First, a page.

@​Sam (FARMM) I should just about have all your parts done, but to double check can you forward me the drawings and qtys of each you need?
Ross (/u/_albertross) February 19, 2022 @ 5:14pm
I have not actually, I've got enough else on this summer (another paper and a rocket to build!) to fit it in. I'll probably put it into the Mars Society Convention though
rough93 February 19, 2022 @ 5:13pm
@​Sam (FARMM) did you decide to submit an abstract for this?
rough93 February 15, 2022 @ 6:34pm
That sounds like a good plan to me, I'll likely need a pointer or two on the construction, but I'll shoot you pics and then we can proceed from there on finalizing the assembly and getting code uploaded
Ross (/u/_albertross) February 15, 2022 @ 6:21pm
I can ping over some (in theory) plug-and-play FarmBot code, see what errors we get and then decide how much needs rewriting from scratch
rough93 February 15, 2022 @ 6:20pm
I'm looking forward to seeing it too. Since at work next week I'm a bit in limbo while we wait to hear back from the government I'll have a good amount of time to dedicate to getting it working. We can probably do some testing and troubleshooting live on a call when everything is first built
Ross (/u/_albertross) February 15, 2022 @ 6:14pm
Amazing! I've been doing some software modelling work in preparation for the sprint, so I'm keen to get the embedded systems up and running so testing can commence. In theory, we should have enough hardware for static 2-axis testing
rough93 February 15, 2022 @ 6:05pm
@​Sam (FARMM) I'm in another state this week but once I'm back this weekend/monday I'll have the finished parts done with the images sent to you so you can proceed here. That should allow you to conduct the sprint here with the team. On another note, the CUSF part is in the hands of my coworker to hand off to me at a conference on Thursday, and I'll try to get it shipped out Friday.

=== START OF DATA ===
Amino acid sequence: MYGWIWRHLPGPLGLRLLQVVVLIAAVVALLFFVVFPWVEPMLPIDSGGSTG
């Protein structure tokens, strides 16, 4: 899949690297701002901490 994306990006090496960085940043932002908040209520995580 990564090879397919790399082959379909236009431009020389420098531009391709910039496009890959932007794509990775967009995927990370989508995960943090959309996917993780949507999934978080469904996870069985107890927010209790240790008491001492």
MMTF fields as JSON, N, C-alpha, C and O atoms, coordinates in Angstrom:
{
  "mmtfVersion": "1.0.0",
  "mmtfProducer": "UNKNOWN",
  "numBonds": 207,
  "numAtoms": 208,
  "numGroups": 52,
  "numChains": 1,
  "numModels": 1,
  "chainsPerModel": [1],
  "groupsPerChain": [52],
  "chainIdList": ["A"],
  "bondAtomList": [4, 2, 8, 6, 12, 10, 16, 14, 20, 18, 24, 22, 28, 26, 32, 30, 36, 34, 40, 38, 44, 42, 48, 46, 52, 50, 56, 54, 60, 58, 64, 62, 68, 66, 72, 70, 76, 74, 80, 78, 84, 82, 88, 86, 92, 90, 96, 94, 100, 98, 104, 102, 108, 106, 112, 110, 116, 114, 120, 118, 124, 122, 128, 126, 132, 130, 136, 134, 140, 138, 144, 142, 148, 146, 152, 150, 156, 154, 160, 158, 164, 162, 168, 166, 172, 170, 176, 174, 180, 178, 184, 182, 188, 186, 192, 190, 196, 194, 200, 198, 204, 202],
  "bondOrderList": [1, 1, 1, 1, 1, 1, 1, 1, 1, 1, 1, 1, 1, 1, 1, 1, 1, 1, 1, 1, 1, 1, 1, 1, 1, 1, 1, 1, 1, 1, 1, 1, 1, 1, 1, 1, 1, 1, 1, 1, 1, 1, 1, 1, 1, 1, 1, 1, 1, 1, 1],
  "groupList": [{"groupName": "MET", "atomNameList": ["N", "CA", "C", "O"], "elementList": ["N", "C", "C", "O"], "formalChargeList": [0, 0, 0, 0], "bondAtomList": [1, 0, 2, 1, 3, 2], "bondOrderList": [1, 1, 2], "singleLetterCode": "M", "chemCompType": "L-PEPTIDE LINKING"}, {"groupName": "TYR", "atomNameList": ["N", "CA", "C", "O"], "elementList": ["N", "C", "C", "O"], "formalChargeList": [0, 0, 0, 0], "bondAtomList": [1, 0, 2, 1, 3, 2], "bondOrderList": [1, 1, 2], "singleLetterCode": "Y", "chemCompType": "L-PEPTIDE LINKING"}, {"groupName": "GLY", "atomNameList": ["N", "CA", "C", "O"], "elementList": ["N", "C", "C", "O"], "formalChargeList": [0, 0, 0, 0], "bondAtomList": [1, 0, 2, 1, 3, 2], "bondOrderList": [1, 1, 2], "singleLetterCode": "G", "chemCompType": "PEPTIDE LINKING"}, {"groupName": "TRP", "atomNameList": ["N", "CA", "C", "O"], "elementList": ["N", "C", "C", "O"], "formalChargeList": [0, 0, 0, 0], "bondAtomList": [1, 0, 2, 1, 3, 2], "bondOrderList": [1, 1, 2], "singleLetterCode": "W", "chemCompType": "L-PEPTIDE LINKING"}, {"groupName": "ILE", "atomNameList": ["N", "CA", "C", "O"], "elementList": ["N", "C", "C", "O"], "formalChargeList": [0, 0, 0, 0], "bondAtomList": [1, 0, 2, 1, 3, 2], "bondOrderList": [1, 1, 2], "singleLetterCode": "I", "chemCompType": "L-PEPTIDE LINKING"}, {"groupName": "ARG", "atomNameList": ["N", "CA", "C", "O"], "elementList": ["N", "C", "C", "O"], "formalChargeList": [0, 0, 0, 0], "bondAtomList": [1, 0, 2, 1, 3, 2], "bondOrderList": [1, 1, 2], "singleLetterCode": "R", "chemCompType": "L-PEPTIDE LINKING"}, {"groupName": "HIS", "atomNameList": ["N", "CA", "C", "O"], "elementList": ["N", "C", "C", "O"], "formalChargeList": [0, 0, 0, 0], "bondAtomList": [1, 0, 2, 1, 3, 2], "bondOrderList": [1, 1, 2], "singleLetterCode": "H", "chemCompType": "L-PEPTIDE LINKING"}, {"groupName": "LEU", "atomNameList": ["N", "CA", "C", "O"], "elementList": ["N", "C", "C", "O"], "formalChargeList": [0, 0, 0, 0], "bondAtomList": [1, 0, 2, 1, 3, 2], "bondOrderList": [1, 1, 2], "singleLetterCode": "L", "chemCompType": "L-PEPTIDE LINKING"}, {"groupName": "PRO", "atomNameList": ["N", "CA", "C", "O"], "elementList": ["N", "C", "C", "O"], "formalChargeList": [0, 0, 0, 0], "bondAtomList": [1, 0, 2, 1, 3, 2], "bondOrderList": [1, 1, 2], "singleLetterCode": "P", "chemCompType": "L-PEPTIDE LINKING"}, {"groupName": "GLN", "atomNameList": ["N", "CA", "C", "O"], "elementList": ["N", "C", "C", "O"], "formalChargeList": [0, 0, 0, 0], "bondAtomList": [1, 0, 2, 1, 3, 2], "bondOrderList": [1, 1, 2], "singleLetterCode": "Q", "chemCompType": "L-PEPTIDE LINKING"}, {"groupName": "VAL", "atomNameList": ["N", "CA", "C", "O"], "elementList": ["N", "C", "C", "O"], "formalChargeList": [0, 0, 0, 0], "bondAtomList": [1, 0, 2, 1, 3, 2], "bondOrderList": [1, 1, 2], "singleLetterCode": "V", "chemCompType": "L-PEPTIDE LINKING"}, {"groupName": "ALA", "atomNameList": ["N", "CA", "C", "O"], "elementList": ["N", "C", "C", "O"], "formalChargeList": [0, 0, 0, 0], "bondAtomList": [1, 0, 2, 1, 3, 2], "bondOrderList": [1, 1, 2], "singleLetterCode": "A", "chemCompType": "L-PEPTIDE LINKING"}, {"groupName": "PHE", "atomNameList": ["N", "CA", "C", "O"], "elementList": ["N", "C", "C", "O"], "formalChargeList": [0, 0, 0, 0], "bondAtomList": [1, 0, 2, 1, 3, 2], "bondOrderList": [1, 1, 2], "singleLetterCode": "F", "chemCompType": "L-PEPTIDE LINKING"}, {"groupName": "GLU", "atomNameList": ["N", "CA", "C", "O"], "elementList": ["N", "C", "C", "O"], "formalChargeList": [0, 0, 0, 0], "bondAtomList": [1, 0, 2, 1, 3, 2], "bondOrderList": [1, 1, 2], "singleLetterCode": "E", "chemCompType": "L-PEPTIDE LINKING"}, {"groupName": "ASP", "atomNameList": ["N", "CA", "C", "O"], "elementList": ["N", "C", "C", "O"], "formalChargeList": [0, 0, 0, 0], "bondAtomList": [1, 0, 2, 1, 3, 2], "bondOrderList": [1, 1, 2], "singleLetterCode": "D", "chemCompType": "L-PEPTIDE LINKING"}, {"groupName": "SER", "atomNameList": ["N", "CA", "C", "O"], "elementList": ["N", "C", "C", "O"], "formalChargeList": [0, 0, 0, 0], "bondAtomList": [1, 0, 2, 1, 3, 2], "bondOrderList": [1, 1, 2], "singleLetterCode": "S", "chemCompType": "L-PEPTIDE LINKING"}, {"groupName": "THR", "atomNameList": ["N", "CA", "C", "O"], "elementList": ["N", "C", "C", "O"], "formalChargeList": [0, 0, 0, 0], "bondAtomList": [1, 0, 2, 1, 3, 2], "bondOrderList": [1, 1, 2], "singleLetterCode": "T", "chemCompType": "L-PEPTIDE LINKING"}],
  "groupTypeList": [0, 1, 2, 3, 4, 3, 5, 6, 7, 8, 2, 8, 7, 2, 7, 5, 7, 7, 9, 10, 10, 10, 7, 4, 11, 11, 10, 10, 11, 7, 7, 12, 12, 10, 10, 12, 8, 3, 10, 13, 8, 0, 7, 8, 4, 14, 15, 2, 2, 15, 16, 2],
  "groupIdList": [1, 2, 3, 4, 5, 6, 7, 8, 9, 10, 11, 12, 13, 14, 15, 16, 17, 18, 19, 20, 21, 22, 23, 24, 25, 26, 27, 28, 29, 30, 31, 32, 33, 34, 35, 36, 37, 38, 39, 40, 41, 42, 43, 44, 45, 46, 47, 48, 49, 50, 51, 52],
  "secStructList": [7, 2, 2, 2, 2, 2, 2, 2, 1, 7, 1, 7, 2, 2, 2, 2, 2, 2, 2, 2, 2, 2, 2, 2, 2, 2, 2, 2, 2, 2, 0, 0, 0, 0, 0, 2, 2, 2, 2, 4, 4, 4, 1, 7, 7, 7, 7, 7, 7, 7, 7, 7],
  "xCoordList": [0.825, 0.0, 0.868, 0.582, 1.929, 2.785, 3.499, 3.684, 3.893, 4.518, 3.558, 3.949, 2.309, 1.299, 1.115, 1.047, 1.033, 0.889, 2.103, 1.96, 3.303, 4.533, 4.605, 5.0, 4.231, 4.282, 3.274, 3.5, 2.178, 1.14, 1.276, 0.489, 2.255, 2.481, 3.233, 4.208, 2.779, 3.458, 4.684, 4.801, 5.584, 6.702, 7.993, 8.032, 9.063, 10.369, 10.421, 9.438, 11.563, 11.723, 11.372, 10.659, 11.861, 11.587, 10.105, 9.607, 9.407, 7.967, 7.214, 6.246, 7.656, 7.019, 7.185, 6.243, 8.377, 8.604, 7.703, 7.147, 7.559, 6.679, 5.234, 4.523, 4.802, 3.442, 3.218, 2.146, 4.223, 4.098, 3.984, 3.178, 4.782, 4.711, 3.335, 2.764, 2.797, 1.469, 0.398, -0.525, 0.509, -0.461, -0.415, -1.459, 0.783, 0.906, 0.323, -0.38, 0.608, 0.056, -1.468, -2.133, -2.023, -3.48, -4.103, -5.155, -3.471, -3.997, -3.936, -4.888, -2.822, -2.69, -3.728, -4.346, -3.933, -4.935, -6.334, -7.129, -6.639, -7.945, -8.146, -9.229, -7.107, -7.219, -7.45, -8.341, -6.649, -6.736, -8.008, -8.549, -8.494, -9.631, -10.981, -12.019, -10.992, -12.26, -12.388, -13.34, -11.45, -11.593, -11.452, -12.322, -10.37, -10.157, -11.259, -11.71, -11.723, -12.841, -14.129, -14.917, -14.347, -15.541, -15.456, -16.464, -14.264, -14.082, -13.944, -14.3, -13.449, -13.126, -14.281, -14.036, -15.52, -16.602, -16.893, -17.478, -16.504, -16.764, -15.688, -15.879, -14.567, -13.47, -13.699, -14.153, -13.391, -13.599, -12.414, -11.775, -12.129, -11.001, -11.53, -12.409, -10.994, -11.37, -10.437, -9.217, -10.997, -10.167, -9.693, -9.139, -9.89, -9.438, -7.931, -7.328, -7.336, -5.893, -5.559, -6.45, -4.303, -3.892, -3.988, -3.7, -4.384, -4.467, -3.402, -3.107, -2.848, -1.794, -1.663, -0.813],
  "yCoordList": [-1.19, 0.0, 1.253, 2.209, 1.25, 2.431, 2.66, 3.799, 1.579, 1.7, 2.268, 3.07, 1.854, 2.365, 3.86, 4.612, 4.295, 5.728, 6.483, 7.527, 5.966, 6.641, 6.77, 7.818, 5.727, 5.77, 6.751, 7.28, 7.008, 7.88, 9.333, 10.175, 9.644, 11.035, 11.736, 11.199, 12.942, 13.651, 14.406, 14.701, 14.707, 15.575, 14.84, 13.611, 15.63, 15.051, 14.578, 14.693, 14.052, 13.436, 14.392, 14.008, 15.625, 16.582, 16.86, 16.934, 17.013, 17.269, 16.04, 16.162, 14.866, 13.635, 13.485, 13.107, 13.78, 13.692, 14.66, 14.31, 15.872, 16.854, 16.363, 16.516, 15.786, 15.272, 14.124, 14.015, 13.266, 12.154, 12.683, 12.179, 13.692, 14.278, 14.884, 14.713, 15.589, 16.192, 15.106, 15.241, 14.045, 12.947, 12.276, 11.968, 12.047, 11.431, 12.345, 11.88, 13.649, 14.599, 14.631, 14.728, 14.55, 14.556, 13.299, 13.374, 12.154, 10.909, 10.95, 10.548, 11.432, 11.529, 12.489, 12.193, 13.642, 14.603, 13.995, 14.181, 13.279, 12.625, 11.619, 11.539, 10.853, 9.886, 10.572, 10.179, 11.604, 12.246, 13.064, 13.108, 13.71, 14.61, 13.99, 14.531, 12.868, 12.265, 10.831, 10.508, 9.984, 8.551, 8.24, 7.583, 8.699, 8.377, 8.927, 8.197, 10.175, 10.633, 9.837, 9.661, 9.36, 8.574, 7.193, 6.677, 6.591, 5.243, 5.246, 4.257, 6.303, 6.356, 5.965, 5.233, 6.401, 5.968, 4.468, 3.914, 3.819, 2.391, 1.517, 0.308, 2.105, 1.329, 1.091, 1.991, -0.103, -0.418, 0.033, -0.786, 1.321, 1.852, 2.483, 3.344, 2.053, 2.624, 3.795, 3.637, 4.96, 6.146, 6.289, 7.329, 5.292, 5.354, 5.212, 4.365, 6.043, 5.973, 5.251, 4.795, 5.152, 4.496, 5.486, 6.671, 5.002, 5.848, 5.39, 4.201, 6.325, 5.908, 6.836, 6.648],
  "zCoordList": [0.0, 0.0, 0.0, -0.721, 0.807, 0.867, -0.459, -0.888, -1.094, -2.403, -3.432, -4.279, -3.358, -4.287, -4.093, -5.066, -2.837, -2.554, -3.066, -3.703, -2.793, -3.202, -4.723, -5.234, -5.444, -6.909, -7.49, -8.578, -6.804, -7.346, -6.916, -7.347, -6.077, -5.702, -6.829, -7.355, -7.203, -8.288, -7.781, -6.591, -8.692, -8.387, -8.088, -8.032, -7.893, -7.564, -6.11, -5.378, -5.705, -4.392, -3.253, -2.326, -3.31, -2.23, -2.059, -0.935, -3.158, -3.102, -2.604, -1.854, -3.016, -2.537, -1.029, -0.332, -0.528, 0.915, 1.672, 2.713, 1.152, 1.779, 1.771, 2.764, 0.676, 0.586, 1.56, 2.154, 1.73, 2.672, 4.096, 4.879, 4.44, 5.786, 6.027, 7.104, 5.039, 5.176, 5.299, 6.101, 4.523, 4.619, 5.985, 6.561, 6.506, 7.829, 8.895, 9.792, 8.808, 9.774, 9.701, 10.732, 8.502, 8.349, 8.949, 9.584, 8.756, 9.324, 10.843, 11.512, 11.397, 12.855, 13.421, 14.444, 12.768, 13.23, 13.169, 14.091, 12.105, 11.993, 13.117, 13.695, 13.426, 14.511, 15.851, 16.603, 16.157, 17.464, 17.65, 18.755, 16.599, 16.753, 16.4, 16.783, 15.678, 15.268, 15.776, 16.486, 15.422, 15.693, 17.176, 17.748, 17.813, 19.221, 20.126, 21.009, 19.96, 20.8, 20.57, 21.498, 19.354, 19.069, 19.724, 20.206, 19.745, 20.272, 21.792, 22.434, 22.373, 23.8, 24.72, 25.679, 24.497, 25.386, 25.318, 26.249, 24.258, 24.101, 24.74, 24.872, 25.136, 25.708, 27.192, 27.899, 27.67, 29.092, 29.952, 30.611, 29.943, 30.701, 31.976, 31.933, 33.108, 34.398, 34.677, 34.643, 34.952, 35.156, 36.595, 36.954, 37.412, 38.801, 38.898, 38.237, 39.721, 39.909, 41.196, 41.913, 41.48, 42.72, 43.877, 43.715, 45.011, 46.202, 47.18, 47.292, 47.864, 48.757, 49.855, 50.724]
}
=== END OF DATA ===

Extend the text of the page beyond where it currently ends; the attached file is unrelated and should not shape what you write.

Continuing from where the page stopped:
Betamaxx January 31, 2022 @ 2:45pm
Super interesting!
Ross (/u/_albertross) January 31, 2022 @ 2:42pm
They *could* be cheaper, at least in one aspect. The power/volume/maintainance is harder to calculate and could tip the balance one way or the other. Bacteria take (according to the paper I posted above) 0.4kg of hydrogen per kg of protein produced. The energy cost of that is about 70MJ/kg. Plus some additional energy for processing and drying of the protein, which the paper estimates at a median value of 110MJ/kg. Volume required is low, about 60 litres (I think that's actually an underestimate, it only accounts for the bioreactor and not the additional processing equipment. As the paper states, equivalent system mass is ~200kg to support 1 crew member for 5 years. To compare, insects can be fed from almost entirely inedible plant scraps ( which would otherwise go to waste. This waste isn't entirely a cost to the system as it can be composted or pyrolysed for chemical production, so it has some inherent value but it's low. Insects have an "efficiency of conversion of ingested food" (dry weight over feed weight) of 10-25%, comparable to chicken on the lower end and several times better than large animals. The useful food:waste ratio of the ELS space diet is about 4.4:1, or 4.2kg of plant waste produced per person day for a useful yield of 1kg. You'd need to process just 15% of that waste with insects to completely handle crew protein needs. Does the removal of 15% of biowaste processing capacity balance the additional mass/volume/power of cultivating a massive number of insects? I have zero clue